I’ve been working on a neat enhancement for my Tweetable WordPress plugin. Already I have a handy “Documentation” link on the plugin’s pages in the WordPress admin. When clicked, it opens a ThickBox dialog pointing to the README.txt file.
Not bad, but it had a few rough edges. Raw markdown doesn’t look look stellar, and then there was the problem with the horizontal scrollbars that would appear from loading a plain text file into the ThickBox. So I made a new script that would load-up the README.txt file and use Regular Expressions to parse some of the more basic markdown syntax into good old HTML.
As I write this, the changes haven’t been released to the public quite yet, as I have a few more things to finish up before putting out a new patch to the plugin, but they’re on their way.
How do you pull off something like this? It’s not too hard.
First, dump a basic HTML page wrapper into your new PHP file:
<!DOCTYPE HTML PUBLIC "-//W3C//DTD HTML 4.01//EN" "http://www.w3.org/TR/html4/strict.dtd"> <html xmlns="http://www.w3.org/1999/xhtml"> <head> <meta http-equiv="Content-Type" content="text/html; charset=UTF-8" /> <title>Documentation</title> </head> <body> </body> </html>
Now, between the two body tags, we’ll put the beginnings of our script. We need to reference wp-load.php, so we can access a few WordPress-related functions later.
Now it’s time to load the README.txt file. Once we dump the contents into a variable, we run them through a series of functions.
wp_specialchars() to escape PHP code and other unpleasant things,
nl2br() to turn each newline character into a
<br /> tag (which makes the text nice and readable, instead of a jumbled mess), and finally
make_clickable() to turn any URLs into clickable links.
$readme = file_get_contents('readme.txt'); $readme = make_clickable(nl2br(wp_specialchars($readme)));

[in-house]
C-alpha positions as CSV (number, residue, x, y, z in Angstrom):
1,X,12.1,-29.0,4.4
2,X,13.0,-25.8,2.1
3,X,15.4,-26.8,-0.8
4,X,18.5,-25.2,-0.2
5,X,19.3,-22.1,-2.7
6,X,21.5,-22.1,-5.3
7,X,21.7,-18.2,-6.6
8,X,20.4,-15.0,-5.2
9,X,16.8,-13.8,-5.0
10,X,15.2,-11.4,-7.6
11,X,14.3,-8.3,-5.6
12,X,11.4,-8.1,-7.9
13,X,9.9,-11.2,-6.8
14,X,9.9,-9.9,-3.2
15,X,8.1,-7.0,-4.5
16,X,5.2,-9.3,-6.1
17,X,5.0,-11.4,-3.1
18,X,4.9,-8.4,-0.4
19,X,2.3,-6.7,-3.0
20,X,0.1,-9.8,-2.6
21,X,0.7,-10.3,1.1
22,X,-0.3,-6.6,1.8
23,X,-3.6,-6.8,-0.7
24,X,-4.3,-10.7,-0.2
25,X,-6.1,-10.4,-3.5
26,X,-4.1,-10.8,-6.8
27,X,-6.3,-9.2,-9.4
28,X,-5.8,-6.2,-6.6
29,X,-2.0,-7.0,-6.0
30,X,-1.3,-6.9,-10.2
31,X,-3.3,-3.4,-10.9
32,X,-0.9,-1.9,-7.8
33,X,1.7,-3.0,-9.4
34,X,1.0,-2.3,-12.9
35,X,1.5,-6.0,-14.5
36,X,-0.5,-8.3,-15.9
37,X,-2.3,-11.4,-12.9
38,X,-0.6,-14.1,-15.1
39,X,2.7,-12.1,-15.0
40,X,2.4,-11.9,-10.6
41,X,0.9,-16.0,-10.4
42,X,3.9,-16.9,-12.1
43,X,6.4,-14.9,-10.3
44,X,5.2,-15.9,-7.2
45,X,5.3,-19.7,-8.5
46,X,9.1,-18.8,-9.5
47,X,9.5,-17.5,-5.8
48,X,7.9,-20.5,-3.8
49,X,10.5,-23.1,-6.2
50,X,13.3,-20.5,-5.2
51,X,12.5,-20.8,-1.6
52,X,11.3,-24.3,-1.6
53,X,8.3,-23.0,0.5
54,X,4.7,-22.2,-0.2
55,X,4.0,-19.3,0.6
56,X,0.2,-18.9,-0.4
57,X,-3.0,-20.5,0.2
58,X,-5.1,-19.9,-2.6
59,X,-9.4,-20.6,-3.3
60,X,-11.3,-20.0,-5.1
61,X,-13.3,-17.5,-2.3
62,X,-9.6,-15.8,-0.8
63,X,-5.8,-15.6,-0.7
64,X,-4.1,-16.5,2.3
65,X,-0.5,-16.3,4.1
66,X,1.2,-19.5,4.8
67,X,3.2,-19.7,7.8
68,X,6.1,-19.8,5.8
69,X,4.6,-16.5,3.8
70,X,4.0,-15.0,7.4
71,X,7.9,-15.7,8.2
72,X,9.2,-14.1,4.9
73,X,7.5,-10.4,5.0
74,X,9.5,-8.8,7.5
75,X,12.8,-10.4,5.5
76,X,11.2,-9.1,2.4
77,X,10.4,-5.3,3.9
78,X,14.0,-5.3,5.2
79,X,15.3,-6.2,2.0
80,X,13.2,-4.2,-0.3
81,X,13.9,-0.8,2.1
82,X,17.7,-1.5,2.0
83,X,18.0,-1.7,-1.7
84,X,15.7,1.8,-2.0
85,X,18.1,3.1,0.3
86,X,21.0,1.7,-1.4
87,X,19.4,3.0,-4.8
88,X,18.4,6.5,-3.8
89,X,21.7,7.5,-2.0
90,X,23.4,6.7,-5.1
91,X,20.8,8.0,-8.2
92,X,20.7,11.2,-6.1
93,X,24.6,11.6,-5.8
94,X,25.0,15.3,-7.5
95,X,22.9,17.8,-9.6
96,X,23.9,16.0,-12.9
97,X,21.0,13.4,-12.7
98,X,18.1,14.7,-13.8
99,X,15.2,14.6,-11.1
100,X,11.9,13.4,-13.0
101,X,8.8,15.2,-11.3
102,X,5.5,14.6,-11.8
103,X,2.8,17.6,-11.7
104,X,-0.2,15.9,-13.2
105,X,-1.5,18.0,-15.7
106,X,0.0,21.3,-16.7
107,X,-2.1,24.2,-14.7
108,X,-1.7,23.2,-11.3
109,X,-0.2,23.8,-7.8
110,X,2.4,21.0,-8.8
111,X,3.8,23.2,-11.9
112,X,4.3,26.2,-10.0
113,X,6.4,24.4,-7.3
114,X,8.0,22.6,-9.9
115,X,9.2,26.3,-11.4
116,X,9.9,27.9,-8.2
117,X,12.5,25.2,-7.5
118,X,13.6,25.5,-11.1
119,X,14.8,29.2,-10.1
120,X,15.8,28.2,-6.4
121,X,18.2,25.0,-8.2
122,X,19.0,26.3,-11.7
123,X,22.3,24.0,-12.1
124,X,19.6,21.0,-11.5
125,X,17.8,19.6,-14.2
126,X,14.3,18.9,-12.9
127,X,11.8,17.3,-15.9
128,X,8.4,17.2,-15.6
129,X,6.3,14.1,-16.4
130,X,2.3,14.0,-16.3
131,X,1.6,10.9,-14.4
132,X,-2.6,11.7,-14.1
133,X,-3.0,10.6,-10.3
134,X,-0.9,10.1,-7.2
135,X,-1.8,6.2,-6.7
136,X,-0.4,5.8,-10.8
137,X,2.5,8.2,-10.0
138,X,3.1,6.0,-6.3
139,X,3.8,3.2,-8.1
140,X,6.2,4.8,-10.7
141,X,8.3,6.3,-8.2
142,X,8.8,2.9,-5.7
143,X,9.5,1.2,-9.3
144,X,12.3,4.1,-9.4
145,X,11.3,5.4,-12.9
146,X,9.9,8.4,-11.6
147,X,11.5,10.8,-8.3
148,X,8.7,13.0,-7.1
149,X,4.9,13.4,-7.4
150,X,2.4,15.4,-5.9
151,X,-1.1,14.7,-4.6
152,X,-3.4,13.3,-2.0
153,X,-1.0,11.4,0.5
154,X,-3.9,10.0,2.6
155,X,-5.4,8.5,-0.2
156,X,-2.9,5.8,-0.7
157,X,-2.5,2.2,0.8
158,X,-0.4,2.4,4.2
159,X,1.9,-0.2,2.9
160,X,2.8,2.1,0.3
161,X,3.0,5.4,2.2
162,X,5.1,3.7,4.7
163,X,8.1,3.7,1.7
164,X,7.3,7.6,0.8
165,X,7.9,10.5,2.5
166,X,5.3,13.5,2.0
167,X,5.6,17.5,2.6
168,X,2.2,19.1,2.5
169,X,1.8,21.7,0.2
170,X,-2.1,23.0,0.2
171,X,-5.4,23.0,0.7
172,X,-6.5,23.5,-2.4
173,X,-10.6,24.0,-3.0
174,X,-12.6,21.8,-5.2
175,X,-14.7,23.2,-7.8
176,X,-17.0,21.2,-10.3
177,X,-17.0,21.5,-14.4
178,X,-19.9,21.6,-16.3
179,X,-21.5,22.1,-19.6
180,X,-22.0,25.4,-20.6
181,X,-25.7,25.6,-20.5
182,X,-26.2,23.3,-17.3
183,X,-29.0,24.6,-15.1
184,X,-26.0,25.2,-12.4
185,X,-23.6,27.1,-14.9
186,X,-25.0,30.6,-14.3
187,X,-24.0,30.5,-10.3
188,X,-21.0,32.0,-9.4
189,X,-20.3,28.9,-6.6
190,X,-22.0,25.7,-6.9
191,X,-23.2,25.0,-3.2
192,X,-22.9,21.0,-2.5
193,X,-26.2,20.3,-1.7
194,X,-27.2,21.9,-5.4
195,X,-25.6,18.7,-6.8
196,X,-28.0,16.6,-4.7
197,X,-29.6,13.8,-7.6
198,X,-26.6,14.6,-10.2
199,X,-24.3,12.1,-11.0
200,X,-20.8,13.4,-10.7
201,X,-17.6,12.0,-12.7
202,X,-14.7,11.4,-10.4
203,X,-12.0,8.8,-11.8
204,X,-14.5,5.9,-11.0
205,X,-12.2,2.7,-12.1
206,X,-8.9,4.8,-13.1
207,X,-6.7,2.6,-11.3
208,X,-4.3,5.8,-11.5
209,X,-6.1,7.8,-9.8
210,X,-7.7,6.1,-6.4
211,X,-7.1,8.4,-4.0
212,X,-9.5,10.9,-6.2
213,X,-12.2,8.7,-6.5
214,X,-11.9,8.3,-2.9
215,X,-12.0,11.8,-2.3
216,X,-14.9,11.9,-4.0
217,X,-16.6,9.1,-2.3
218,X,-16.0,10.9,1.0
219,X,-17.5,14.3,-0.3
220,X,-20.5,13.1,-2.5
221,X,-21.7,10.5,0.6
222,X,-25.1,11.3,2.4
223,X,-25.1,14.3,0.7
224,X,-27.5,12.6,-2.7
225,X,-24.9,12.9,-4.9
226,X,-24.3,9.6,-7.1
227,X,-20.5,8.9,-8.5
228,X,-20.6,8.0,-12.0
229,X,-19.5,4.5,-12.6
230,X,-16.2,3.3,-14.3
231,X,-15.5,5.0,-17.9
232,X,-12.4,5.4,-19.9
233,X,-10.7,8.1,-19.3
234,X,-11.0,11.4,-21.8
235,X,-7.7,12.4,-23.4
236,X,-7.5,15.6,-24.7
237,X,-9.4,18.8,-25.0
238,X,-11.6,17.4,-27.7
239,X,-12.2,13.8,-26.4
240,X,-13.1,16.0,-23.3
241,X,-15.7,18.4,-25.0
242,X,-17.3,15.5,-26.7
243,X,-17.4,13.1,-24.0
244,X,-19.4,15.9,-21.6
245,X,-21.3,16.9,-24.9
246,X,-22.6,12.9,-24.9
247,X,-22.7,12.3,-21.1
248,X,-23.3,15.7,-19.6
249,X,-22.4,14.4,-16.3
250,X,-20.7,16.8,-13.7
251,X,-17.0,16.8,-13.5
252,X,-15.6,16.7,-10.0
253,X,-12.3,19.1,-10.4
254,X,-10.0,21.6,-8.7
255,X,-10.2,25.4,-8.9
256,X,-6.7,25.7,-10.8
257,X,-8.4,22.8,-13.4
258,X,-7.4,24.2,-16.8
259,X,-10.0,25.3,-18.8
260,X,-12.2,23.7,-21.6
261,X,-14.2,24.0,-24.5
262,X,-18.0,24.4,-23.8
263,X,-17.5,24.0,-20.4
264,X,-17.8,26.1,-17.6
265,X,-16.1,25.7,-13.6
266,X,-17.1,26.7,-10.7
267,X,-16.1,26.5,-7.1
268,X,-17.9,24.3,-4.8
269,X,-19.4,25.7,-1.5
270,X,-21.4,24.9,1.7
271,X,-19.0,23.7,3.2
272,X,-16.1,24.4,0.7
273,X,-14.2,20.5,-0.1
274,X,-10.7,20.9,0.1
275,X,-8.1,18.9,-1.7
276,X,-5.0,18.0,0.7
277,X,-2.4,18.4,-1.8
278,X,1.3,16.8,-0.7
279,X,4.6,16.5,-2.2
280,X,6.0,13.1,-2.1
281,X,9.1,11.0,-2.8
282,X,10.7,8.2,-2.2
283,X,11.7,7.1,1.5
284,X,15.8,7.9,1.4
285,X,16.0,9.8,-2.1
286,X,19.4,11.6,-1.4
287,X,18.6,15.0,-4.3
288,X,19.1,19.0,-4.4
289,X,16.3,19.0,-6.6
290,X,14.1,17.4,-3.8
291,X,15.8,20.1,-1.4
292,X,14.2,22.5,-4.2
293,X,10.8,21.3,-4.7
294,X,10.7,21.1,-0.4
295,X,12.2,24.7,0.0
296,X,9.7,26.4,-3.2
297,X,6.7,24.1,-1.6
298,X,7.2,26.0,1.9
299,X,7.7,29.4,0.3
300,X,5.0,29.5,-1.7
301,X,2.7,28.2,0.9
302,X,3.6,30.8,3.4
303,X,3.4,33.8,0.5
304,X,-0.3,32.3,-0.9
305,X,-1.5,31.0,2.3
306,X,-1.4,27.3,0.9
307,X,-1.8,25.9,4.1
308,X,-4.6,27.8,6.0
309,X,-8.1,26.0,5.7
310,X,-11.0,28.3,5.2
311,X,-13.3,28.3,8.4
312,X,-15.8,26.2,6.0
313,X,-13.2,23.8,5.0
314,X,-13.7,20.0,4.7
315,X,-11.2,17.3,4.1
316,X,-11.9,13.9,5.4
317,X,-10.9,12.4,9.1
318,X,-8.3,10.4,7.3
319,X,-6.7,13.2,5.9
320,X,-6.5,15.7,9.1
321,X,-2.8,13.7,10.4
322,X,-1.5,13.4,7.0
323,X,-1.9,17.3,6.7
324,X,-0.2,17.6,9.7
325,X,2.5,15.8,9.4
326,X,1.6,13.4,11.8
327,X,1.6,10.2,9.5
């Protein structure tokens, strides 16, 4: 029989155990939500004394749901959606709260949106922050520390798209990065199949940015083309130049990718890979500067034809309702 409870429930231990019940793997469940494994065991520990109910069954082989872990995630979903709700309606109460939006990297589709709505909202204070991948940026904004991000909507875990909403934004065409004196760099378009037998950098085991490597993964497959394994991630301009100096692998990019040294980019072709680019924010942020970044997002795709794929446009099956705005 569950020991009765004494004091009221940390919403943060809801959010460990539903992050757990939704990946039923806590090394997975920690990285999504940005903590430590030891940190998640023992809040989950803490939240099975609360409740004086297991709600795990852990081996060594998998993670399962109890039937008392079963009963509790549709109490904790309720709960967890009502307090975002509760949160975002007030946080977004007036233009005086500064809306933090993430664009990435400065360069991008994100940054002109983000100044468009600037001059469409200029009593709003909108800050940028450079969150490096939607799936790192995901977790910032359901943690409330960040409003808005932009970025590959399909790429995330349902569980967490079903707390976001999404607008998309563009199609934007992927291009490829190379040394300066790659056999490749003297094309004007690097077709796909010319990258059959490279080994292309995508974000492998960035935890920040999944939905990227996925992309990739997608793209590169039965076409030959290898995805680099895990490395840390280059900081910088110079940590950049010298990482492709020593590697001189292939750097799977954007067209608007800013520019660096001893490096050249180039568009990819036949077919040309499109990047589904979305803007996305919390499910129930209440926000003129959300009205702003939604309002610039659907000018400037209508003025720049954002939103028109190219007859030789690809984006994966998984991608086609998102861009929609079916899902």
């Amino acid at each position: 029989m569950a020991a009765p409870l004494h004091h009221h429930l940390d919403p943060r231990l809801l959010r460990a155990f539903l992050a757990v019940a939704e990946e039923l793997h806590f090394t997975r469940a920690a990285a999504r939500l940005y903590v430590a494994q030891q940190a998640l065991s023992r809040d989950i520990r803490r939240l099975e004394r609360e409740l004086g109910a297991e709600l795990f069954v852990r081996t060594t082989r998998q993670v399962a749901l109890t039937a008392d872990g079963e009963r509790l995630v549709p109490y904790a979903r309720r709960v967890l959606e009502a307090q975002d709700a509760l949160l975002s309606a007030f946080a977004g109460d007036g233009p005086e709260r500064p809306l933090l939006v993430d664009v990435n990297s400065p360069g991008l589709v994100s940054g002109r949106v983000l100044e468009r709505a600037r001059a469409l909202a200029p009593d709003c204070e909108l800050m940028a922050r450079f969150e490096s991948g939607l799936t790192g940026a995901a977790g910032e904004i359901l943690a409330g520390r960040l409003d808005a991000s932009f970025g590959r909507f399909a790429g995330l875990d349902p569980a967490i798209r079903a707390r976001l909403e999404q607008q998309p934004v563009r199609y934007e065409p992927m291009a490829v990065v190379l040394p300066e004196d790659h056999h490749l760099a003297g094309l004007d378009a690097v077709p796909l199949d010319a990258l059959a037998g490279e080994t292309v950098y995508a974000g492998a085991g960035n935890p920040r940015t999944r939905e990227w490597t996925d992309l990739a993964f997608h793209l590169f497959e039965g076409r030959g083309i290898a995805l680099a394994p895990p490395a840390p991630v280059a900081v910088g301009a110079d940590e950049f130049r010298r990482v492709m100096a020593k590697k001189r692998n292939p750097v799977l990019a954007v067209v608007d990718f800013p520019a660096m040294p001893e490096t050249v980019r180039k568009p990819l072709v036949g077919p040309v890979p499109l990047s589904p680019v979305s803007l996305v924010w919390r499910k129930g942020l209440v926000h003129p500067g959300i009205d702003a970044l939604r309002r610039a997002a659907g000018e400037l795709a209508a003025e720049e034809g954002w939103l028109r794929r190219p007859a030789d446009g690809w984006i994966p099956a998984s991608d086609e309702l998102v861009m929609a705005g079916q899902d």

With that out of the way, we move on to actually parsing some of the markdown formatting. Let’s start with turning backticks (`) into HTML <code> and </code> tags.
$readme = preg_replace('/`(.*?)`/', '<code>\\1</code>', $readme);
It may look a bit…strange, but that line does just as advertised. The / characters signify the start and end of a Regular Expression, and the middle part isn’t too hard to guess at. The backticks are the markdown formatting we see wrapping a section of code (e.g.
`echo $this;`) The part between the backticks, enclosed by the parenthesis, means “one or more of any sort of letter, number, or character.” The second argument of
preg_replace() is the part we’ll be replacing the matches with, code tags with the content inside the backticks (represented as
\\1) inside them.
Now we do a similar thing for *italics* and **bold text**. It’s important to put the line for the boldface formatting before the one for the italics, otherwise you’ll have some Unexpected Results happening.
$readme = preg_replace('/[\040]\*\*(.*?)\*\*/', ' <strong>\\1</strong>', $readme); $readme = preg_replace('/[\040]\*(.*?)\*/', ' <em>\\1</em>', $readme);
This one looks like more of a mess, doesn’t it? That’s because we have to escape the asterisks with backslashes (i.e.
\*), as the asterisk has meaning in a regular expression otherwise. The
[\040], which represents a space character, is added so the expression will only match instances where the first asterisk has a space in front of it. This is mainly a safety feature, so no code snippets break anything…
Next we handle headings, which are marked-up as one to three equality signs on either side of a line of text.
$readme = preg_replace('/=== (.*?) ===/', '<h2>\\1</h2>', $readme); $readme = preg_replace('/== (.*?) ==/', '<h3>\\1</h3>', $readme); $readme = preg_replace('/= (.*?) =/', '<h4>\\1</h4>', $readme);
Once again, the order of the lines matters.
Now all that needs to be done is to echo-out the text and close our PHP block:
echo $readme; ?>
That wasn’t too hard was it? It’s only the most basic markdown syntax that’s being parsed, but it’s lightyears better than plain text.